Spotlight on Data: ‘One in a Million: A study of primary care consultations’

In the Spotlight on Data blog posts, the JGI interviews the owners of datasets available on the University of Bristol’s data.bris platform. We want to showcase the great research that goes on at the University and help bring people’s attention to datasets which could be reused in new and exciting ways.

If you missed it, be sure to check out the first blog post on the effect of glass markings on drinking rate in social alcohol drinkers.

Rebecca Barnes is a Senior Research Fellow in Applied Conversation Analysis in the Bristol Medical School. She studies communication in medical care.

In this, the second blog post, Natalie Thurlby, Data Scientist at the JGI, talks to Dr Rebecca Barnes about being a data steward of sensitive data, the benefits of sharing data, and what can be learned from patients’ interactions with their doctors. Our conversation is centred on the unique ‘One in a Million: A study of primary care consultations’ dataset.

Nat: Could you tell us a little bit about the dataset on data.bris?

The One in a Million primary consultations archive came out of a study funded by the National Institute for Health Research School for Primary Care Research. The original study team consisted of myself and colleagues Chris Salisbury, Matthew Ridd and Marcus Jepson in the Centre for Academic Primary Care. The study was named ‘One in a Million’ because we know that around one million patients visit a GP every day in England, but not much is known about what actually happens during those visits. The dataset contains around 300 high quality video recordings of medical consultations with permissions for reuse, plus verbatim transcripts and linked demographic, survey data and medical record entries.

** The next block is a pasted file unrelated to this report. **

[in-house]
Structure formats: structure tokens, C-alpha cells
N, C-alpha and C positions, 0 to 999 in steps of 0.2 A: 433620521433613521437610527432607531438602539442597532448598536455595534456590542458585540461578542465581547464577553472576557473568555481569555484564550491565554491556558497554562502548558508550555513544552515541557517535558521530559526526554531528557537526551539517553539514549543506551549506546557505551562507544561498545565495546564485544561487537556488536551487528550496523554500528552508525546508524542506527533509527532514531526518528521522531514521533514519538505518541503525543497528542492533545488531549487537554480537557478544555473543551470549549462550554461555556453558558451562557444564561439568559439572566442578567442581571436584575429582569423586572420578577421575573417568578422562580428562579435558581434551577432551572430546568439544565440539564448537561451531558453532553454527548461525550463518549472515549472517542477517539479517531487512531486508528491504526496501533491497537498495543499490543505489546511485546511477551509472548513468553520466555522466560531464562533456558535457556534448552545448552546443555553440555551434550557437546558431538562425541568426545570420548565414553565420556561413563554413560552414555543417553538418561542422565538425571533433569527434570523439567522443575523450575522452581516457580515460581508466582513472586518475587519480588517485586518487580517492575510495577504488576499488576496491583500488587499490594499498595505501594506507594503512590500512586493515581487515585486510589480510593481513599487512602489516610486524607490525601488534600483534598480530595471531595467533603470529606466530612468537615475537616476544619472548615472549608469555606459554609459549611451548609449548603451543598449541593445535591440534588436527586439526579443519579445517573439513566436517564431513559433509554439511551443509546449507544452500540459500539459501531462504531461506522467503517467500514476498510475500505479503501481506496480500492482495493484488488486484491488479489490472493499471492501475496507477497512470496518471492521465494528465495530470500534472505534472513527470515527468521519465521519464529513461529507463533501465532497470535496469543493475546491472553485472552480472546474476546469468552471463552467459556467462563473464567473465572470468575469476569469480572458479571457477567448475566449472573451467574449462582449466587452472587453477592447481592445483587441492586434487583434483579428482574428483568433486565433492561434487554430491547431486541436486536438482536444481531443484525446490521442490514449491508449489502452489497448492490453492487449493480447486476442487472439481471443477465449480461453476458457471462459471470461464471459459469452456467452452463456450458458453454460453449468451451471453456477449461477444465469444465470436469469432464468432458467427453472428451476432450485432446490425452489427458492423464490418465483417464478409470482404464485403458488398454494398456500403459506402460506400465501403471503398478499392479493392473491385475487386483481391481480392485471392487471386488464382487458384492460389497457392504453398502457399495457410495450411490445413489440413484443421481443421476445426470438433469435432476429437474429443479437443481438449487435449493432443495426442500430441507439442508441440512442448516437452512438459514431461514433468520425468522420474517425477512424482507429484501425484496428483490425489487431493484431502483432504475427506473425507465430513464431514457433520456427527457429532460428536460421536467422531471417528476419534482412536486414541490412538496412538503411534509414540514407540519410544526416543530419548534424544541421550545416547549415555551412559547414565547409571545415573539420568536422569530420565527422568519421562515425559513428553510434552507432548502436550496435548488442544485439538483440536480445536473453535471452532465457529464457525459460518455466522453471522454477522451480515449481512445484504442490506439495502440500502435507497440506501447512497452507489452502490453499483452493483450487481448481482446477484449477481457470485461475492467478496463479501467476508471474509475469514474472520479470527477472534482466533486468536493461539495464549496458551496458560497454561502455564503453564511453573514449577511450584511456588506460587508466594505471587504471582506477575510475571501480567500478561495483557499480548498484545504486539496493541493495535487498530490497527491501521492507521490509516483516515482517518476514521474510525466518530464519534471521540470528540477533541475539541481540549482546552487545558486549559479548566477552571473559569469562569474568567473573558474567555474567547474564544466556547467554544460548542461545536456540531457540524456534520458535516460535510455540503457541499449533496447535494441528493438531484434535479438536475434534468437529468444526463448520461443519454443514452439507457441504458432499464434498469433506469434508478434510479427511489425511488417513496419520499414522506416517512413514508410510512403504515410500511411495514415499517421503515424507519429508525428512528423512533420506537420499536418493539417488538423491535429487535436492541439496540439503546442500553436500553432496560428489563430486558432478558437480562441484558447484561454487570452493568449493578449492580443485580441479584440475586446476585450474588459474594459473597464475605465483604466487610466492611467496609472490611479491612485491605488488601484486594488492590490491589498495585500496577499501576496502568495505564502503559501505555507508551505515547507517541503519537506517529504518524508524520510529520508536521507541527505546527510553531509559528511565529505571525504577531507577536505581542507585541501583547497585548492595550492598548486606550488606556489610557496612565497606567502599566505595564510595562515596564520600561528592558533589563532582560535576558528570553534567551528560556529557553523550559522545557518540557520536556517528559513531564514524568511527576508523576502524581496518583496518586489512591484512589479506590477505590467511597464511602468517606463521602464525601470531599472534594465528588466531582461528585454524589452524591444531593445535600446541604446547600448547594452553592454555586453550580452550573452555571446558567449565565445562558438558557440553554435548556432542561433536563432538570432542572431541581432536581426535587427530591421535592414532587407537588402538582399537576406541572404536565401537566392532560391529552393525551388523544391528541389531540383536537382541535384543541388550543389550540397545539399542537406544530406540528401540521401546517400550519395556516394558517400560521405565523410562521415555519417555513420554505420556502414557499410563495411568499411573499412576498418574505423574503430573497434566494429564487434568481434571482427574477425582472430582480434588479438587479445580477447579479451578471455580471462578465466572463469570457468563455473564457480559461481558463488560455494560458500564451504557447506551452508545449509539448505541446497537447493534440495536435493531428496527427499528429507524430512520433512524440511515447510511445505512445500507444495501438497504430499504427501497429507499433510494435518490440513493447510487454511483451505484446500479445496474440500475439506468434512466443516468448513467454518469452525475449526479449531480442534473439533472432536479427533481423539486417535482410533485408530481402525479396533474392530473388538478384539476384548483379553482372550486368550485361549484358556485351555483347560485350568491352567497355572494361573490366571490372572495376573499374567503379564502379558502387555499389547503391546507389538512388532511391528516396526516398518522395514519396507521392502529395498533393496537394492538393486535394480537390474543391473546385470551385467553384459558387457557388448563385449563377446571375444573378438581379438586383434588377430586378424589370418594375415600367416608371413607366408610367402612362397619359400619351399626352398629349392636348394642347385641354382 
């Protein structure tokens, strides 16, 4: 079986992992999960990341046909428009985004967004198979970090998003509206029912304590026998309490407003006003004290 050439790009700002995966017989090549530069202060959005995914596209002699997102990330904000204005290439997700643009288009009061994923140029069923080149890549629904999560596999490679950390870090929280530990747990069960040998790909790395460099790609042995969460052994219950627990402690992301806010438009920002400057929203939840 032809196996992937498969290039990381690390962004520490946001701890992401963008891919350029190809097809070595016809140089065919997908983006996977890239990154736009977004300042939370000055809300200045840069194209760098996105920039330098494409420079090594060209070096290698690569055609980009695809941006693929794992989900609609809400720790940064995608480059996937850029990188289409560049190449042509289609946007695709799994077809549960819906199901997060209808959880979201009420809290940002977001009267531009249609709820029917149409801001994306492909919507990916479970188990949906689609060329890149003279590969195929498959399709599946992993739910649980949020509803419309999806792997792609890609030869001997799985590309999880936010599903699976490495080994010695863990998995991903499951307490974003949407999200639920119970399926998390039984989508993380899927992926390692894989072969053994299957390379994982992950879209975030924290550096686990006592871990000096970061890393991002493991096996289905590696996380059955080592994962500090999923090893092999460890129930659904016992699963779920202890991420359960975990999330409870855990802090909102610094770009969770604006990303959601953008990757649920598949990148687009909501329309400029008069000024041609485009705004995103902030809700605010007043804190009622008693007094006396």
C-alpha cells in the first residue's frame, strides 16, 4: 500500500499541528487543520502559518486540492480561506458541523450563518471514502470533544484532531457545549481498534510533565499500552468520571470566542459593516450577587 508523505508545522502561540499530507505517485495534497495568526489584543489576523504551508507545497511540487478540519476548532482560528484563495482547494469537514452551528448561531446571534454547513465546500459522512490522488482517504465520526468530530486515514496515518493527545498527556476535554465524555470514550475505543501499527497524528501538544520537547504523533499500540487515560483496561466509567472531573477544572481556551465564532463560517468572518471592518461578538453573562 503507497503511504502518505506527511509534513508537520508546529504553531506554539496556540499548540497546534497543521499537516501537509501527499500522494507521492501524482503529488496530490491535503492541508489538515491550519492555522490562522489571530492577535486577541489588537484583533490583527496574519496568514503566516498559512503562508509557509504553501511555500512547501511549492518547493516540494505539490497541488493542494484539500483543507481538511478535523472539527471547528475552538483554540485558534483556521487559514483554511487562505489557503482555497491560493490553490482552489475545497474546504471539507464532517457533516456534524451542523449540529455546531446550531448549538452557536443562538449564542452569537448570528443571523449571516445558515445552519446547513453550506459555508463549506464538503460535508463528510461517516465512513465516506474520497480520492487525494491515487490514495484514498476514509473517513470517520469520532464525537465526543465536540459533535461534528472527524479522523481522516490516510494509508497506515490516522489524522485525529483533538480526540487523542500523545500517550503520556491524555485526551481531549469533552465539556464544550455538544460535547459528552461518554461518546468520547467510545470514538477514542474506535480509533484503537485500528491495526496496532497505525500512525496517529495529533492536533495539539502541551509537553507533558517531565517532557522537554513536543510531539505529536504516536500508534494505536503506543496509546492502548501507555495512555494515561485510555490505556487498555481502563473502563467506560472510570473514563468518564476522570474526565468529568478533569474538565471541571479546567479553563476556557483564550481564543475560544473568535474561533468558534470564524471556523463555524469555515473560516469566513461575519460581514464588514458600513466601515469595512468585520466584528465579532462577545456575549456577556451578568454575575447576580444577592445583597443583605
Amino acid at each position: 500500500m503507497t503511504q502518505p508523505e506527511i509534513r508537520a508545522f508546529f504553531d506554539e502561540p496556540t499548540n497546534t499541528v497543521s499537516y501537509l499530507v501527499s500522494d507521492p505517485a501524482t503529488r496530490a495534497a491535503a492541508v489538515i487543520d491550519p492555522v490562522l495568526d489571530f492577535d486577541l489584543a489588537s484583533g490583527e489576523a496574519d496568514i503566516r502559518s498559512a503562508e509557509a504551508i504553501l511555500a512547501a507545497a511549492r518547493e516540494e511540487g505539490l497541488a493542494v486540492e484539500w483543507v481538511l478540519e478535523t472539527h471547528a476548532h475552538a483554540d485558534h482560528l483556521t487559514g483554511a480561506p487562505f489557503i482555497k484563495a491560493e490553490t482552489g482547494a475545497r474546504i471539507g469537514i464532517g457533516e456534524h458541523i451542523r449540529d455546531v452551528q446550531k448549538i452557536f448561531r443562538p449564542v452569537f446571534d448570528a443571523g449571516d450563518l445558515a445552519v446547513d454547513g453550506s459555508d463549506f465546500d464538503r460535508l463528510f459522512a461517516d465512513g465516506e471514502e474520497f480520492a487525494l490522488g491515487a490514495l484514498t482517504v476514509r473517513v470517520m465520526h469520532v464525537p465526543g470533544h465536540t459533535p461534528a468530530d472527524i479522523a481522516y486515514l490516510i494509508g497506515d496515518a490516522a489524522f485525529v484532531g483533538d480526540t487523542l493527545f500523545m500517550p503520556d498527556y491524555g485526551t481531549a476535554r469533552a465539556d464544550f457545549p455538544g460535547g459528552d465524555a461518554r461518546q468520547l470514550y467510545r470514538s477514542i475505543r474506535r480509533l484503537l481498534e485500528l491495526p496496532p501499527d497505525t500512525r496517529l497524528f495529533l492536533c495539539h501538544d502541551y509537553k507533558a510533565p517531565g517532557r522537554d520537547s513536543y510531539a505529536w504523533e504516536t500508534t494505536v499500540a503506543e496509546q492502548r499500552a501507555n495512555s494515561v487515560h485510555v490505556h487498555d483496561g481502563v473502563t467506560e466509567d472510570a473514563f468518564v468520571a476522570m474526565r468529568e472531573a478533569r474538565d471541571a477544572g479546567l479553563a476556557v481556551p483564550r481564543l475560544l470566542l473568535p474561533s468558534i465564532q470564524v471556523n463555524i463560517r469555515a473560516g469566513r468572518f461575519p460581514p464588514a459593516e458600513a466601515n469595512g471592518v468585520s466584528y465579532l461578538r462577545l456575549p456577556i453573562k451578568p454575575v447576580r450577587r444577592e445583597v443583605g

The video recordings were collected in Bristol and the surrounding area in twelve different GP practices – six in areas of high deprivation and six in areas of low deprivation. Across those practices, we recorded medical consultations between 23 different GPs and unselected adult patients – those who had an appointment at the practice on the day of filming and who were happy to take part. We received extra funds at the end of the study from the South West GP Trust that enabled us to code the consultations data for all the different problems and issues that were discussed. This has added considerable value to the dataset.